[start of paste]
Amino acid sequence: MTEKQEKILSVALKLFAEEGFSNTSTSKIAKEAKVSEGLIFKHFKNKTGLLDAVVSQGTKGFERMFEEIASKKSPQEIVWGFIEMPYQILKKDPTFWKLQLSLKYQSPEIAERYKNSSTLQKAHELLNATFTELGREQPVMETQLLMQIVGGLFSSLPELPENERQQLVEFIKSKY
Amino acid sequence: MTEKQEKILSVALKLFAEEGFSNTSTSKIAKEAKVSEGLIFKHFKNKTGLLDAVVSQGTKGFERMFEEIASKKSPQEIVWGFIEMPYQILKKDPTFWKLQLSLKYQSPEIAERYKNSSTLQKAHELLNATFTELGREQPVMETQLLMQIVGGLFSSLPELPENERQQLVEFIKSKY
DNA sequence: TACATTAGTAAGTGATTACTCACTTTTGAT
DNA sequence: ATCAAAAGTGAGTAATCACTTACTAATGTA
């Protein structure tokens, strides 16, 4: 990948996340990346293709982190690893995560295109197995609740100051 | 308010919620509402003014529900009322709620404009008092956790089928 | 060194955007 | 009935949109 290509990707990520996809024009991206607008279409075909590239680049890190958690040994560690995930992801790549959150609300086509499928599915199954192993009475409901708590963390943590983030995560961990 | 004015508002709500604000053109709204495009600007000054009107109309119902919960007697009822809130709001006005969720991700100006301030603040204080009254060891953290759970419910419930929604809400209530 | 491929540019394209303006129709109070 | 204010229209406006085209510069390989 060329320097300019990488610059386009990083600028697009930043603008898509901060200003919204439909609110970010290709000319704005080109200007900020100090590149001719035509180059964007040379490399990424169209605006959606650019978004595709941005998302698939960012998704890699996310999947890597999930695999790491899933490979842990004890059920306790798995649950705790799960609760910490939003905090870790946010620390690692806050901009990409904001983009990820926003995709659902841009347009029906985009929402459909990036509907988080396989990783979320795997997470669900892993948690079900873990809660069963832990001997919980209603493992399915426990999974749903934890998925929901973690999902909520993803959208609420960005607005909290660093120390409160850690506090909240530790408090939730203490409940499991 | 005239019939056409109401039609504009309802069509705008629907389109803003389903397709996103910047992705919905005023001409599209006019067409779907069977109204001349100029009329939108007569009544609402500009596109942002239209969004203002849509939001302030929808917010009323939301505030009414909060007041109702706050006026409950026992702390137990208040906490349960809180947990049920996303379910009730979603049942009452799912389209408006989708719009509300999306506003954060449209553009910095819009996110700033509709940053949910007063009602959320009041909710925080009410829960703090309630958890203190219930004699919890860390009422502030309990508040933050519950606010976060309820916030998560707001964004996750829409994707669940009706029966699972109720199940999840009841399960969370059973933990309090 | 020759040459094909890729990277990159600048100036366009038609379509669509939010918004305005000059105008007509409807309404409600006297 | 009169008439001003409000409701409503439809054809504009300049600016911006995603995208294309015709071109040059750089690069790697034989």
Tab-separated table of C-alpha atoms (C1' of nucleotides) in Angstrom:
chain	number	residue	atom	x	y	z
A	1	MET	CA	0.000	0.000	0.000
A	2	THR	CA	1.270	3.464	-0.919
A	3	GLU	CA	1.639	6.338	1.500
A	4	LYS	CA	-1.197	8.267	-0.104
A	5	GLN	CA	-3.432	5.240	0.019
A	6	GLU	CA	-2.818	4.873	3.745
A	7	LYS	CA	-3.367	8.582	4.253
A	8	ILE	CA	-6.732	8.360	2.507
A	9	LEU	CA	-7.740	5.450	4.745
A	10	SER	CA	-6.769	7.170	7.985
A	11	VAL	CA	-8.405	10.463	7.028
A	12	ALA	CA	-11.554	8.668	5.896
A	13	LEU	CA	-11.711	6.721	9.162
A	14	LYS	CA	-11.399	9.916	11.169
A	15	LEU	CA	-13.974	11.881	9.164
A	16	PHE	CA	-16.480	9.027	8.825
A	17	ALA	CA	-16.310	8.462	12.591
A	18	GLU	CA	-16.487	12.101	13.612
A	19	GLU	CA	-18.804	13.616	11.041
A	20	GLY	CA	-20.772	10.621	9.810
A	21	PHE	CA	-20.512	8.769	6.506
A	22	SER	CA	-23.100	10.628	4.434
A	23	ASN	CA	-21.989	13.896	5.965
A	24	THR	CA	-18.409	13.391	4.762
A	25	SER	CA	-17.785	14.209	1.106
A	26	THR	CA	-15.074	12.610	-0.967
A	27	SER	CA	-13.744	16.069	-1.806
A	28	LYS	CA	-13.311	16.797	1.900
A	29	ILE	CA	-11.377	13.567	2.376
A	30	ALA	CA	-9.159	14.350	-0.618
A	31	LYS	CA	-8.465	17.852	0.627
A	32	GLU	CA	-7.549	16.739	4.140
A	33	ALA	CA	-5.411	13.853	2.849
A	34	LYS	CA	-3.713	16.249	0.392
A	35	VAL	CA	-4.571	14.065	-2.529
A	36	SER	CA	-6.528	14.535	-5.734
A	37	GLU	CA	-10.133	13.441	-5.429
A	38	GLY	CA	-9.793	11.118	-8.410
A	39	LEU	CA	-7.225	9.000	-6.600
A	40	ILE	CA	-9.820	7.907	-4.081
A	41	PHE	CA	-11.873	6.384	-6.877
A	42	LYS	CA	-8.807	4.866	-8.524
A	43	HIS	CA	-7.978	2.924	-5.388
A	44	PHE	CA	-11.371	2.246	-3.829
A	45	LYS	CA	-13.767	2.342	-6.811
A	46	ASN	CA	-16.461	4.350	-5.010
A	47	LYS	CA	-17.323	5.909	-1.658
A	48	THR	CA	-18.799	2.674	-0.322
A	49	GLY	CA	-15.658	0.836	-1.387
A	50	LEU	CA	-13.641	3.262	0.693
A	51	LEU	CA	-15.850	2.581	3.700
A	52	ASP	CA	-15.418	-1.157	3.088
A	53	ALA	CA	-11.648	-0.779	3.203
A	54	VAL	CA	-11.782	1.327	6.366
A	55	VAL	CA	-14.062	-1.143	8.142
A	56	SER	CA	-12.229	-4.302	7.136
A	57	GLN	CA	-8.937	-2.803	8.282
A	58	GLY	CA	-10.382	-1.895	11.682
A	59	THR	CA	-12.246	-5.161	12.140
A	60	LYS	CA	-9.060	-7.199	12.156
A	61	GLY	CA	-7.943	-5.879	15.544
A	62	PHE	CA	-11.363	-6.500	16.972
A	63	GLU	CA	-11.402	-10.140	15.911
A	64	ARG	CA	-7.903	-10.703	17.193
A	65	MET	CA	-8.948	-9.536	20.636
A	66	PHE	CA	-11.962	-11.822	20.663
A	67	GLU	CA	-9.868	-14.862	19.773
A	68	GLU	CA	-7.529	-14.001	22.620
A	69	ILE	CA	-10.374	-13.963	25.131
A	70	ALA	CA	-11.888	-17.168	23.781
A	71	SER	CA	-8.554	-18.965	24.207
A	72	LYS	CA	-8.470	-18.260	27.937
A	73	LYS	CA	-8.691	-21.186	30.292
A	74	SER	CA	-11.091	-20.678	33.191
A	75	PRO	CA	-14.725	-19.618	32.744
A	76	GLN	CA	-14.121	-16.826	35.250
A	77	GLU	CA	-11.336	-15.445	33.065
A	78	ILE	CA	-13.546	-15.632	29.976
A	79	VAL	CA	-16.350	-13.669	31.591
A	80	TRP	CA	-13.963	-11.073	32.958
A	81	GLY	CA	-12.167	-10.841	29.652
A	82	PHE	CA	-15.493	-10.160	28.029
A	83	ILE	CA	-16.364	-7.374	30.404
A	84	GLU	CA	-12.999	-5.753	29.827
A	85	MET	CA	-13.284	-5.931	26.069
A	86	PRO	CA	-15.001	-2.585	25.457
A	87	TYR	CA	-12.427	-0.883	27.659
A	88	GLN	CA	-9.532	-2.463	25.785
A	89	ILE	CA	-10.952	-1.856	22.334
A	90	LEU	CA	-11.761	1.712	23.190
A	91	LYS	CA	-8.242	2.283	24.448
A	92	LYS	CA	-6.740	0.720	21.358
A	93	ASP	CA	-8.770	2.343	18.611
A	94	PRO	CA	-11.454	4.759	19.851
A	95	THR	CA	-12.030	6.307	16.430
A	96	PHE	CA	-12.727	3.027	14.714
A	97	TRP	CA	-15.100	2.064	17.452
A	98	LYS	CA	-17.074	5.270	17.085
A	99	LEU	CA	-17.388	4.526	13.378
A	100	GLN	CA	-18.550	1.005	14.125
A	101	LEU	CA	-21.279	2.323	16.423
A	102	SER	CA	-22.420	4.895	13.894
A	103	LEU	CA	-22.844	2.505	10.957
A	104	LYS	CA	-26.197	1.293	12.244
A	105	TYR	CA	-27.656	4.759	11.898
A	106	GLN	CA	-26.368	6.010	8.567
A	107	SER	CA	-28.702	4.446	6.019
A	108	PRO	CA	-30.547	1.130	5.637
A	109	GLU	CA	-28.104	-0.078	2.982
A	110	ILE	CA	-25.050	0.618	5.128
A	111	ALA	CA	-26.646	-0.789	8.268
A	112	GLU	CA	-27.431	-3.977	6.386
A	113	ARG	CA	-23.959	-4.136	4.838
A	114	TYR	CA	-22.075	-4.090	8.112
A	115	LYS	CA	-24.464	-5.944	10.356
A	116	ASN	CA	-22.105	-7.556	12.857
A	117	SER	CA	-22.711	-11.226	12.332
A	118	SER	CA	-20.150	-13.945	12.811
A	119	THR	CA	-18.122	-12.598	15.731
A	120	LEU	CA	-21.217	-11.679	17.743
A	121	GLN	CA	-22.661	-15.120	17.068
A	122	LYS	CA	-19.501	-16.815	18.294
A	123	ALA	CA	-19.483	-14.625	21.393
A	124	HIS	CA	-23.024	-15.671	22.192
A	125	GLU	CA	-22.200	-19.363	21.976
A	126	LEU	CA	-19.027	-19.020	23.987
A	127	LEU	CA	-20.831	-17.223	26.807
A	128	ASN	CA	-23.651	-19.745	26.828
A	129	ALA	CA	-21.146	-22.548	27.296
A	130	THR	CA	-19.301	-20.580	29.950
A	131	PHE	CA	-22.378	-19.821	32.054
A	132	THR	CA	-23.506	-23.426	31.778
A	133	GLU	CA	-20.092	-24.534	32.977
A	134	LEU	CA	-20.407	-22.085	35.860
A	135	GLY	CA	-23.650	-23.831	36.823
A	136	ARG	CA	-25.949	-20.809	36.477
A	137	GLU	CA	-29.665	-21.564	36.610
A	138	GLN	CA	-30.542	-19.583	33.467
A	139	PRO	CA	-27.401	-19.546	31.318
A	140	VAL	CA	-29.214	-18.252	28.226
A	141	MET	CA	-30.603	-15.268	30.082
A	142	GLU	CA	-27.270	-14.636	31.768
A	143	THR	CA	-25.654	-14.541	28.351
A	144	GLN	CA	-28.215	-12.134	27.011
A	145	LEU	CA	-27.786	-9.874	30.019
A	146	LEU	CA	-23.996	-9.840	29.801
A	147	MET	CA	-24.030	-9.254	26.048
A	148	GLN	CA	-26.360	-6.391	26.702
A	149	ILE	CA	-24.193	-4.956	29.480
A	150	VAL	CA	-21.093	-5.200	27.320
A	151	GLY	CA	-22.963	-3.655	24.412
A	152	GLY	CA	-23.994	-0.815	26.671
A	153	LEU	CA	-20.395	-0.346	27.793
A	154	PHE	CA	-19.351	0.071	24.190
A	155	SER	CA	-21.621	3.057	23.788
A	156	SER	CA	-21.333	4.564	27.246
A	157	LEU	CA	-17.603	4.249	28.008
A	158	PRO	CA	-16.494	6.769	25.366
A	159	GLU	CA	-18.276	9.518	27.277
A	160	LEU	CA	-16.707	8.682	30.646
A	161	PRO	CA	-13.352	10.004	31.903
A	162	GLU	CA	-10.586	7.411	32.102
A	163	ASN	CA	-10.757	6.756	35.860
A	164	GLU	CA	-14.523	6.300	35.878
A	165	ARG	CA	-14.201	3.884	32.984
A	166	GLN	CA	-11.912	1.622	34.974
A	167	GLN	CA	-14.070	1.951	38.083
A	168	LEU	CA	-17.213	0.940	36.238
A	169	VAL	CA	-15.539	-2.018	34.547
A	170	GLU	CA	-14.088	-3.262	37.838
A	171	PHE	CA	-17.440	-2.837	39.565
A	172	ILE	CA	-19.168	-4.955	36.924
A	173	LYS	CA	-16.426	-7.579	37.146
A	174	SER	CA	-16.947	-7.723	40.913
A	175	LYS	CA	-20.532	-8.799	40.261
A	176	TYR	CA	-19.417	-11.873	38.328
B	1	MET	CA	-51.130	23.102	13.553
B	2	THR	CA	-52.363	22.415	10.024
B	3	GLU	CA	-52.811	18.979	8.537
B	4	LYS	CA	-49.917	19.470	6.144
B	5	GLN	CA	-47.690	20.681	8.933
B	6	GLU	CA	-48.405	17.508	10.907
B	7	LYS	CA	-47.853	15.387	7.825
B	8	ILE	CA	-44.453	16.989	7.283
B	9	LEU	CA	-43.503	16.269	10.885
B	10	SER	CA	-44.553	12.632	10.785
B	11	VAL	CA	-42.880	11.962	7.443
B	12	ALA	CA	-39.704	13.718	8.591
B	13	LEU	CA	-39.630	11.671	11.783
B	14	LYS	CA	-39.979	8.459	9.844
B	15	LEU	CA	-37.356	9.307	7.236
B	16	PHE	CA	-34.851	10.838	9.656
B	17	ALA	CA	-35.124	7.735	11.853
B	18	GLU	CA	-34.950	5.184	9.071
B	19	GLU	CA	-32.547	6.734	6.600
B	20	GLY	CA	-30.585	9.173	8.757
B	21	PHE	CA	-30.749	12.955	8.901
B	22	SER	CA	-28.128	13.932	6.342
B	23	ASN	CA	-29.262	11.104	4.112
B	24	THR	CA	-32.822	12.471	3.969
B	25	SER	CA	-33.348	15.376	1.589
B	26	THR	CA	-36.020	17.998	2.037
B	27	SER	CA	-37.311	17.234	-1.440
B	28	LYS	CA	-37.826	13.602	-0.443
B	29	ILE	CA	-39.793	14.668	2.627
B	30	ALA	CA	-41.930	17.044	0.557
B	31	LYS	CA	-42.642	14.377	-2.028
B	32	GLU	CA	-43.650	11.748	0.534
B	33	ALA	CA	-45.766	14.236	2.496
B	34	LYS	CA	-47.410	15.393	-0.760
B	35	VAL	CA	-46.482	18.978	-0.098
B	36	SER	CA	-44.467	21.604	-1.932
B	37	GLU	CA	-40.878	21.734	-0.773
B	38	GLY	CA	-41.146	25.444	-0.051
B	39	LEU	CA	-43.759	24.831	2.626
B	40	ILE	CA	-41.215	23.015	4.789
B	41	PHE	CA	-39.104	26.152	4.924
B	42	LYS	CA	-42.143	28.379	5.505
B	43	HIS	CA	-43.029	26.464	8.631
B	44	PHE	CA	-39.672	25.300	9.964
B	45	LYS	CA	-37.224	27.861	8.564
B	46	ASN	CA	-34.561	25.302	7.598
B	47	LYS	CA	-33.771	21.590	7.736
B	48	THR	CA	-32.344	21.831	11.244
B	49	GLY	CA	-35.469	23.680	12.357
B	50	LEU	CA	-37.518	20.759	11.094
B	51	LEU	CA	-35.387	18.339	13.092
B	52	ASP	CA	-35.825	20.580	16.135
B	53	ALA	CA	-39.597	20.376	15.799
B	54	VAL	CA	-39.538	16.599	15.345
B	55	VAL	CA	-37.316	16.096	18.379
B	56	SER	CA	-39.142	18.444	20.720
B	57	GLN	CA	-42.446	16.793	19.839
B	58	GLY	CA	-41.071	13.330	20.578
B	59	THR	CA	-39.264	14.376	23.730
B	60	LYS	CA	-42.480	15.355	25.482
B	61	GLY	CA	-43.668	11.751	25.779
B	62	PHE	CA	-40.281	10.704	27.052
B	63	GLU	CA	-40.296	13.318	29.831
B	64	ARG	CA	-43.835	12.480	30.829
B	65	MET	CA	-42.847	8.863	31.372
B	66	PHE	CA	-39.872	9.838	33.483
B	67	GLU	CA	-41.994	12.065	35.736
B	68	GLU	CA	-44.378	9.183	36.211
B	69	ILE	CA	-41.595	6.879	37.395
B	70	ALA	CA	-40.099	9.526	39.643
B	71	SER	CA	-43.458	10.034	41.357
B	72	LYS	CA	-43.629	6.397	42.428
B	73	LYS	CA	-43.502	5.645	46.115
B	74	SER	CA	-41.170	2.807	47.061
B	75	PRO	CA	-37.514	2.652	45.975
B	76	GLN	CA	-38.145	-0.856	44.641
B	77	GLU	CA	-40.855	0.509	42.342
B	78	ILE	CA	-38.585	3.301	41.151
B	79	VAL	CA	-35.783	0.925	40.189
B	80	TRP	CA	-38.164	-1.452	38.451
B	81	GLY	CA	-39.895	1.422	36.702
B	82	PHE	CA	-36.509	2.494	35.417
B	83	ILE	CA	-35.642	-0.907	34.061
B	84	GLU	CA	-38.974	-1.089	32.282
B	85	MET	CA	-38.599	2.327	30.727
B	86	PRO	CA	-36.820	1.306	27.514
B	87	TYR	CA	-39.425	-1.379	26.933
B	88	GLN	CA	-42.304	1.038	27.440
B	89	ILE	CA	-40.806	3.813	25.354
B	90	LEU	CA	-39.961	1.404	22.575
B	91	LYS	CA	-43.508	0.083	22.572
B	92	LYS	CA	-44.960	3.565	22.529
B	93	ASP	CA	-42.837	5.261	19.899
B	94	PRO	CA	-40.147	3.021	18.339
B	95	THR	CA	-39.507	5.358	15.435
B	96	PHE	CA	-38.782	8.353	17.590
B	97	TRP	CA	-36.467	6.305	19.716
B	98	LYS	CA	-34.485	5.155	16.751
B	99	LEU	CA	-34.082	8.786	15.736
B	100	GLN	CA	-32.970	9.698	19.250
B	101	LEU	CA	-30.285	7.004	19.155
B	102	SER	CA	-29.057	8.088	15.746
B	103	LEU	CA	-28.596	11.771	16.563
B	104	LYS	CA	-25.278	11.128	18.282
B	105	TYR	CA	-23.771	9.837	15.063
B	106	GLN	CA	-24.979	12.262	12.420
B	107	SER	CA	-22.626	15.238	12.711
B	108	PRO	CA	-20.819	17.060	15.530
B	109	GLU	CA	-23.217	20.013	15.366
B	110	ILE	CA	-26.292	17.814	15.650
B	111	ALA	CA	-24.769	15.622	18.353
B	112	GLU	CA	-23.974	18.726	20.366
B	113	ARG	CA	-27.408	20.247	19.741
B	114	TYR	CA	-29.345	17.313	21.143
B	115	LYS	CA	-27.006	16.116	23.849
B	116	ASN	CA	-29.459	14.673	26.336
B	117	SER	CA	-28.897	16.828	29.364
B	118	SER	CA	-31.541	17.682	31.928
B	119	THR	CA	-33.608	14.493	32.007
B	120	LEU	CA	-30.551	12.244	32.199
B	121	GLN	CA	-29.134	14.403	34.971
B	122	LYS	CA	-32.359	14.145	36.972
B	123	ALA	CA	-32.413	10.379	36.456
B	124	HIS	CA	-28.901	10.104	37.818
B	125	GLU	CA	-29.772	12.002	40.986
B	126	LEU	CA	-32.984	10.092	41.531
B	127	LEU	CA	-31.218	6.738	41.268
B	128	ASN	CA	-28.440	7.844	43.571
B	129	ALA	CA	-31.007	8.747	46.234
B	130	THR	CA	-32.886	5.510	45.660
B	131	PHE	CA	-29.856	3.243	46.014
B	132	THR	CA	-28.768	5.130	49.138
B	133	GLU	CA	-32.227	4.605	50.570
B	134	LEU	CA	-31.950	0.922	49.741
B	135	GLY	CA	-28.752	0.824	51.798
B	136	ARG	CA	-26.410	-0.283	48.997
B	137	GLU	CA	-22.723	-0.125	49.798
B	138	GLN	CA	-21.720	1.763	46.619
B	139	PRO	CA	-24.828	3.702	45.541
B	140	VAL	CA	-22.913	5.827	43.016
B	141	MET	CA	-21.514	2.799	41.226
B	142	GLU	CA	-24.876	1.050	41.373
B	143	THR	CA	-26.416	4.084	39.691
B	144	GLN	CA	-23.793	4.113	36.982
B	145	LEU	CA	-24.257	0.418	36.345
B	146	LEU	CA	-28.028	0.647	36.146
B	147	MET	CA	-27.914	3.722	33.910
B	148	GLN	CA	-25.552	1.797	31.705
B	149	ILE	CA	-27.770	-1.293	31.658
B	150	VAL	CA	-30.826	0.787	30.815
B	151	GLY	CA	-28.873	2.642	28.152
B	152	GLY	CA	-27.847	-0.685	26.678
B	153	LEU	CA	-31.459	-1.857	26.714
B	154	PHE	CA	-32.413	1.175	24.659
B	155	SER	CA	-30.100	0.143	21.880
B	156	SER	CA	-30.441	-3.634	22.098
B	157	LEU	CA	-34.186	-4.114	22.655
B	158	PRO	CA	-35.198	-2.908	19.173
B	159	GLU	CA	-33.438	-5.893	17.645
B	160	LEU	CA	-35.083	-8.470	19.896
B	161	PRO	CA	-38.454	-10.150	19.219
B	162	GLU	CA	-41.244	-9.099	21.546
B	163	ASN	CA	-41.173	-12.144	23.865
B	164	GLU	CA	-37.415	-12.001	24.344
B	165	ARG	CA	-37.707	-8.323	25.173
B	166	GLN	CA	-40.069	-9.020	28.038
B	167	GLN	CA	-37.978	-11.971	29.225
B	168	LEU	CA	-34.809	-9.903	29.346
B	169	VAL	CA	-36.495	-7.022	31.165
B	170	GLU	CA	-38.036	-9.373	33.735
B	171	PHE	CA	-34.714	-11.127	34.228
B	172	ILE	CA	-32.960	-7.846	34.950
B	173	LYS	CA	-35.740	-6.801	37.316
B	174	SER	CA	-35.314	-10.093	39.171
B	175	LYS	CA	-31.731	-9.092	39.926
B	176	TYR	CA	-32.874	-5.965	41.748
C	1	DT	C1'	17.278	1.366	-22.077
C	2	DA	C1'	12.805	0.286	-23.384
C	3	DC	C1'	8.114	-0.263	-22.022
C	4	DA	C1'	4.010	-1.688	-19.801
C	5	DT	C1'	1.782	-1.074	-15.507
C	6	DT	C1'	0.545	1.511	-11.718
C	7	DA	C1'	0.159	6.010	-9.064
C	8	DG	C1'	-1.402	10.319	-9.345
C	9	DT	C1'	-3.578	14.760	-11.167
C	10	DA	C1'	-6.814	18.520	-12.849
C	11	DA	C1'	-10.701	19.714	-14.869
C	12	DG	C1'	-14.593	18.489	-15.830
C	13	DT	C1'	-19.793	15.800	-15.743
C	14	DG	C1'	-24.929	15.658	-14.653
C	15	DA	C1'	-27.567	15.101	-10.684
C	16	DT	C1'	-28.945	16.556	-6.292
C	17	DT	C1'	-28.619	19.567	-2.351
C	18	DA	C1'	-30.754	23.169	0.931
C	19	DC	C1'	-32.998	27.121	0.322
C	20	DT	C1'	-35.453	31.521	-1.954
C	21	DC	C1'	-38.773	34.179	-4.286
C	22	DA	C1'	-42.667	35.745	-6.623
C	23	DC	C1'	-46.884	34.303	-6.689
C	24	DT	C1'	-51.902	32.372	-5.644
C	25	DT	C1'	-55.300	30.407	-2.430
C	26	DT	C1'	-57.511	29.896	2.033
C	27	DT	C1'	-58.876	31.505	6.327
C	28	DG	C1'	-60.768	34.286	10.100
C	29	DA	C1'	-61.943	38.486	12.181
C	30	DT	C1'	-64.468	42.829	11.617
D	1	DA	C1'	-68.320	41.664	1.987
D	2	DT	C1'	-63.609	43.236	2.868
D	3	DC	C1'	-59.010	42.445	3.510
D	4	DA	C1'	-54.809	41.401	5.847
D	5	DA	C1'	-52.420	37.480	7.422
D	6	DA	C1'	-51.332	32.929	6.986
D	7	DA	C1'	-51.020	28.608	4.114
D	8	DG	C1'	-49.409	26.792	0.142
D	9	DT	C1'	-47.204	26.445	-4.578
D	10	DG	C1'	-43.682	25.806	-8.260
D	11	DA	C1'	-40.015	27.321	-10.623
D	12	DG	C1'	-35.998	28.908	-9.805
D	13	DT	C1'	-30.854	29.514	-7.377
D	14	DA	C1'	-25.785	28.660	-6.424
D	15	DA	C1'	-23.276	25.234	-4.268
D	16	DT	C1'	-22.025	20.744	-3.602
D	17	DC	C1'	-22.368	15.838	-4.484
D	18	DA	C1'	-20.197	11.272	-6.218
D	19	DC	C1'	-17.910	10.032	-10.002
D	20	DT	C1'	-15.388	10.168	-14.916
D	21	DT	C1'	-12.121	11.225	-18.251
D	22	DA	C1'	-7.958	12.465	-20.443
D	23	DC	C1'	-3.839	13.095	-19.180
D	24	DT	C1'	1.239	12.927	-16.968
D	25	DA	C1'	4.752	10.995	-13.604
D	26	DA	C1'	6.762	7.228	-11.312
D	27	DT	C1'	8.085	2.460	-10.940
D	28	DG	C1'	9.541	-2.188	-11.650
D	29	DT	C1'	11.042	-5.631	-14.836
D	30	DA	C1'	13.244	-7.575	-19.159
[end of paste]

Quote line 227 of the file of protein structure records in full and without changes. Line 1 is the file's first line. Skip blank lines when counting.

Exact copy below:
B	44	PHE	CA	-39.672	25.300	9.964